On for dinner only till May 14, do not miss the opportunity to relish the flavours of Maharashtra at this Festival. And with cyclic menus on offer, trust me there is no question of monotony even if you land up here every other day.

Rating : 4/5

 

 

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Amti, my comfort food

Who can resist a well-made amti with steamed rice? Not me for sure. That is actually my comfort food when overeating has happened or I have been eating out a lot. More so in the festive season.

Amti is generally, a soupy dal made, with tur dal, tamarind, spices, jaggery and coconut. A well -known lentil-based dish, amti is eaten all over Maharashtra and Goa. Even during Ganesh Chaturthi and Diwali, amti is a must on the menu. In fact I have been relishing some delectable ones these last few days, as I was vegetarian.

It is the staple part of almost every meal and yet has variations, as different dals are used -Tur, masoor and black gram or even chickpeas and split green peas. One can just unleash one’s imagination and create new versions.

Some ladies prepare a sheng daanyachi amti, using groundnut paste and it is tempered with hing, green chillies.  It is absolutely delicious and has a unique flavour and aroma. It can be relished with bhakri or even with Masale bhaaat. Kala watana amti (black gram cooked in coconut, tamarind and jaggery) is also traditional. Goda masala or kala masala is the key to a well-made amti. That is what lends it that spicy flavour and a unique taste. And it is then balanced with the addition of sugar or jaggery. The proportion of this is key to get the flavour right. The sweet n spicy taste of amti is typical. Masoorchi amti made with sprouted whole brown masoor dal is another favourite.

What is interesting is that while dals are referred to as amti, some even call any curry an amti and thus, prawn amti is popular too, among the Non vegetarians. Oh! non-vegetarian amtis with sea food can be so delicious. But I must confess, I still prefer the vegetarian versions.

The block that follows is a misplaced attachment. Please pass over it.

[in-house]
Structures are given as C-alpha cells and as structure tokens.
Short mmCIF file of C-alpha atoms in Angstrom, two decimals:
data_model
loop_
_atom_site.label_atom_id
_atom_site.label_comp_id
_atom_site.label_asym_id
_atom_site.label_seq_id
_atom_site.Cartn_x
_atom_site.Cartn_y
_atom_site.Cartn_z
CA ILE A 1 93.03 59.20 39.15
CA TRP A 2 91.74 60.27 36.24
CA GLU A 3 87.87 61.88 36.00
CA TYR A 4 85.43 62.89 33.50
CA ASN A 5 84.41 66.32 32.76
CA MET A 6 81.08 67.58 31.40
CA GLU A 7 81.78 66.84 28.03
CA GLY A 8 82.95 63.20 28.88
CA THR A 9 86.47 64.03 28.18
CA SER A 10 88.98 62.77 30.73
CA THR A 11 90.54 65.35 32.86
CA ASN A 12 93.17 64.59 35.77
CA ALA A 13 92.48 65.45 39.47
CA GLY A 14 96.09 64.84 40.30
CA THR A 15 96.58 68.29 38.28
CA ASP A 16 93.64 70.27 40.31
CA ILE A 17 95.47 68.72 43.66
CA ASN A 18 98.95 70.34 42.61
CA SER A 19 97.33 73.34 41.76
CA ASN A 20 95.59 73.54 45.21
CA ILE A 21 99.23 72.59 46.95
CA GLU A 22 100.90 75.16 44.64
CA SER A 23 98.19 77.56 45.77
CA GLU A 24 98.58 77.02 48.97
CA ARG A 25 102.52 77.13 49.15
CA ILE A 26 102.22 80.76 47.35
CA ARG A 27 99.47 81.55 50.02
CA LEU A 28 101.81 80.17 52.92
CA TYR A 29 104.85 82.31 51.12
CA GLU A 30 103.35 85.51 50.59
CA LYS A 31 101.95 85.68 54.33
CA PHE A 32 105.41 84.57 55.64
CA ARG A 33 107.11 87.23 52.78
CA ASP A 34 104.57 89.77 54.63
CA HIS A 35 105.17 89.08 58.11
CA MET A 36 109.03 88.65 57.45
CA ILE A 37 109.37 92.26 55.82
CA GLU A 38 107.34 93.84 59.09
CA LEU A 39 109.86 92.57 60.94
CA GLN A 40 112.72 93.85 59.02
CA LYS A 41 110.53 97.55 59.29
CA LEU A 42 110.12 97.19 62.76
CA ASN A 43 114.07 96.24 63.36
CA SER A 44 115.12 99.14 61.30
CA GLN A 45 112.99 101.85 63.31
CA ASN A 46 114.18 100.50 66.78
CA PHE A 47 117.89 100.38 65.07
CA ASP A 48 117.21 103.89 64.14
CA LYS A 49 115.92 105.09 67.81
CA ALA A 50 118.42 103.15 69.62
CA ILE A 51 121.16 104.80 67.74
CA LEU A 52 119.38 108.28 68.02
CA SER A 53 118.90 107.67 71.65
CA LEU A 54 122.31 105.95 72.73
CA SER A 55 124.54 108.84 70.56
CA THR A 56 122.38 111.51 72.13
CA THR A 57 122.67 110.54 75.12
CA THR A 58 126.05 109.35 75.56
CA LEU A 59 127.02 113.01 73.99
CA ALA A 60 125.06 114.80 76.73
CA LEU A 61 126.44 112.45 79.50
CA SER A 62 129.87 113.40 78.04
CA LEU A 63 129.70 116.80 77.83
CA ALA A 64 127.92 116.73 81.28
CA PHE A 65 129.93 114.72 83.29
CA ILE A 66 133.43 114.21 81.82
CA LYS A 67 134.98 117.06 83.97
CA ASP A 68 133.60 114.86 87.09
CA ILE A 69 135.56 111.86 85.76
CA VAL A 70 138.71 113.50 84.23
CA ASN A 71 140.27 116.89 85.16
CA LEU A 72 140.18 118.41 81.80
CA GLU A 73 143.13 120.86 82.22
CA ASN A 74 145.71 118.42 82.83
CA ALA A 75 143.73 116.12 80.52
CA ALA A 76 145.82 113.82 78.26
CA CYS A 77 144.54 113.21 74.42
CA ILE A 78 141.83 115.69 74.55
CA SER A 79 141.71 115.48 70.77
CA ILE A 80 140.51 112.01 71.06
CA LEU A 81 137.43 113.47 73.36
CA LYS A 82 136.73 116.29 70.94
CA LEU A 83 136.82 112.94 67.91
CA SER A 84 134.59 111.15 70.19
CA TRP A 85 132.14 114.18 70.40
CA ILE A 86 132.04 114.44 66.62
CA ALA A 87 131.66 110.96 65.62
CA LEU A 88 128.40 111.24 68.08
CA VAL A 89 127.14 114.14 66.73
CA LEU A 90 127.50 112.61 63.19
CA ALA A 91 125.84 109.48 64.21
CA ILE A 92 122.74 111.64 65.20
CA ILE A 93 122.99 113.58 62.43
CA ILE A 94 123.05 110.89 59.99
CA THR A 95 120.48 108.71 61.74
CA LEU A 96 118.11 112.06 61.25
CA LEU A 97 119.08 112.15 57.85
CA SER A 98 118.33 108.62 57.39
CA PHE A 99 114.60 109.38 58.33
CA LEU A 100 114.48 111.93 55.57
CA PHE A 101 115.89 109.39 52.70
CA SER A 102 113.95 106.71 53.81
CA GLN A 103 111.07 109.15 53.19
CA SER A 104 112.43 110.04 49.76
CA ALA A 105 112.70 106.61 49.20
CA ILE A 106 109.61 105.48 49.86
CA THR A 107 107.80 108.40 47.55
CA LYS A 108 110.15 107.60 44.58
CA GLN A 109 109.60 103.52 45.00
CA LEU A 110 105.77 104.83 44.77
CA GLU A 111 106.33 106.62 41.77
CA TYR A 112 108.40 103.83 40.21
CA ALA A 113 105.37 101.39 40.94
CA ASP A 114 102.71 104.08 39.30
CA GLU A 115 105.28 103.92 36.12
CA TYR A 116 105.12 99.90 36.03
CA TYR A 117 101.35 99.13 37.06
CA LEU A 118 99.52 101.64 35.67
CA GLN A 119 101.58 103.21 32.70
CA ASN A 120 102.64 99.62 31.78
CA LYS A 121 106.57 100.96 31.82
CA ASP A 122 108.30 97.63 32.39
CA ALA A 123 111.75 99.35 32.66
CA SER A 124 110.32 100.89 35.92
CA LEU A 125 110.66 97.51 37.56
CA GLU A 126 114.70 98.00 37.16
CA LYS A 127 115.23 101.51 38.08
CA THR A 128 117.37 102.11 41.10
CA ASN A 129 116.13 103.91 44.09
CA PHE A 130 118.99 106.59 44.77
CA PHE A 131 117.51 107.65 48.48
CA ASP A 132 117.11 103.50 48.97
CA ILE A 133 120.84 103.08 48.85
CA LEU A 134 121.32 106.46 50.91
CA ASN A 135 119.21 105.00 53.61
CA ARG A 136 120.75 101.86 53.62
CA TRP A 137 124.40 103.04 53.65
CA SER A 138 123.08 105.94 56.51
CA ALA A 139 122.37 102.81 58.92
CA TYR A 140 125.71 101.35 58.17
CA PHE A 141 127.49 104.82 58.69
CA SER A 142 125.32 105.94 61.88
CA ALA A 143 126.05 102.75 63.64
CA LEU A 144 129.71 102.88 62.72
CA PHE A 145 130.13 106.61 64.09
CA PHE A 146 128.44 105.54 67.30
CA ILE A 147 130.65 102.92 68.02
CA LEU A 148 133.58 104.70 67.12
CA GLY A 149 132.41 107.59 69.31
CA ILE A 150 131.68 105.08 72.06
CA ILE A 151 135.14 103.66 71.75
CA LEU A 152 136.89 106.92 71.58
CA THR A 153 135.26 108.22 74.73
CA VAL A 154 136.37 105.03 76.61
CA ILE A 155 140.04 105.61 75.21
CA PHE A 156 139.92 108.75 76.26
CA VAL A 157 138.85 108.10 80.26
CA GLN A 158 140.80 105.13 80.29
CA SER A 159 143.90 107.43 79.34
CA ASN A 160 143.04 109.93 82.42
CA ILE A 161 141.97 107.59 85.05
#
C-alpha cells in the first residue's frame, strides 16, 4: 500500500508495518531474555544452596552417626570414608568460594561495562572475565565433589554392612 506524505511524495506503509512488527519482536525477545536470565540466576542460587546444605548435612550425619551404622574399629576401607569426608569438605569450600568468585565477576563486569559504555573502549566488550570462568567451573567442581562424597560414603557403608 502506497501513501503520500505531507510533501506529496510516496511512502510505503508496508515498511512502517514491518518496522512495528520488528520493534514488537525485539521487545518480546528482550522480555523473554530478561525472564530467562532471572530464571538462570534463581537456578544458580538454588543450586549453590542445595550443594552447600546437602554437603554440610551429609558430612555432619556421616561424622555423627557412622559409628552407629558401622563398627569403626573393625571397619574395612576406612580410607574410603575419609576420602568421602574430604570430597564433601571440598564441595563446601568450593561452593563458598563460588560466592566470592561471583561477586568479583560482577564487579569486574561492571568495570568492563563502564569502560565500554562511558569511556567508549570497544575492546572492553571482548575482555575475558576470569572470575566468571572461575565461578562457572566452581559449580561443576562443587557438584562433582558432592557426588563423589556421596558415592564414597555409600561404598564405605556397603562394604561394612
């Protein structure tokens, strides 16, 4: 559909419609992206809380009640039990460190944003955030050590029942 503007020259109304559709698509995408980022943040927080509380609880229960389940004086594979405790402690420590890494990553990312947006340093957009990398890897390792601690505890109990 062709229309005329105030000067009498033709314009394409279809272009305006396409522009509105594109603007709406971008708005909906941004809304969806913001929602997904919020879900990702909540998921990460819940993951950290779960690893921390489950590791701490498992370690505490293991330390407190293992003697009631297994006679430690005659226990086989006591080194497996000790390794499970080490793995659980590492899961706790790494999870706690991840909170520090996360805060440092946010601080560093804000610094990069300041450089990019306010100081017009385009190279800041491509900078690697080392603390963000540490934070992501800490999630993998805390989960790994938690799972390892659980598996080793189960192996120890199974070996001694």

My twist on amtis has been a tomato amti that I prepare. My family loves it. Paired with rice and batatachi bhaji (potato preparation), it is a lip-smacking meal. It is a bit like the tamatar saar but with coconut, chillies, garlic et al.  I once savoured a mouth-watering Bhendichi amti. Amti made with bhindi(ladies finger). I  was pleasantly surprised that it wowed my palate considering, normally, I do not enjoy my bhindi or okra in a gravy. I prefer it dry.

The key ingredients in any amti are coconut, goda masala, jaggery and tamarind. The dals can be varied or even other ingredients can be used. The flavours and taste are distinct and any meal in the Konkan region is incomplete without an amti.

Some of the delicious amtis I have tasted are in hotels in Pune at Courtyard by Marriott Hinjewadi and of course at Taj Wellington Mews as part of a Maharashtrian Food Festival. Those flavours still linger in my mouth.

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Do write in and share what’s your favourite amti. I am certainly making one for lunch today!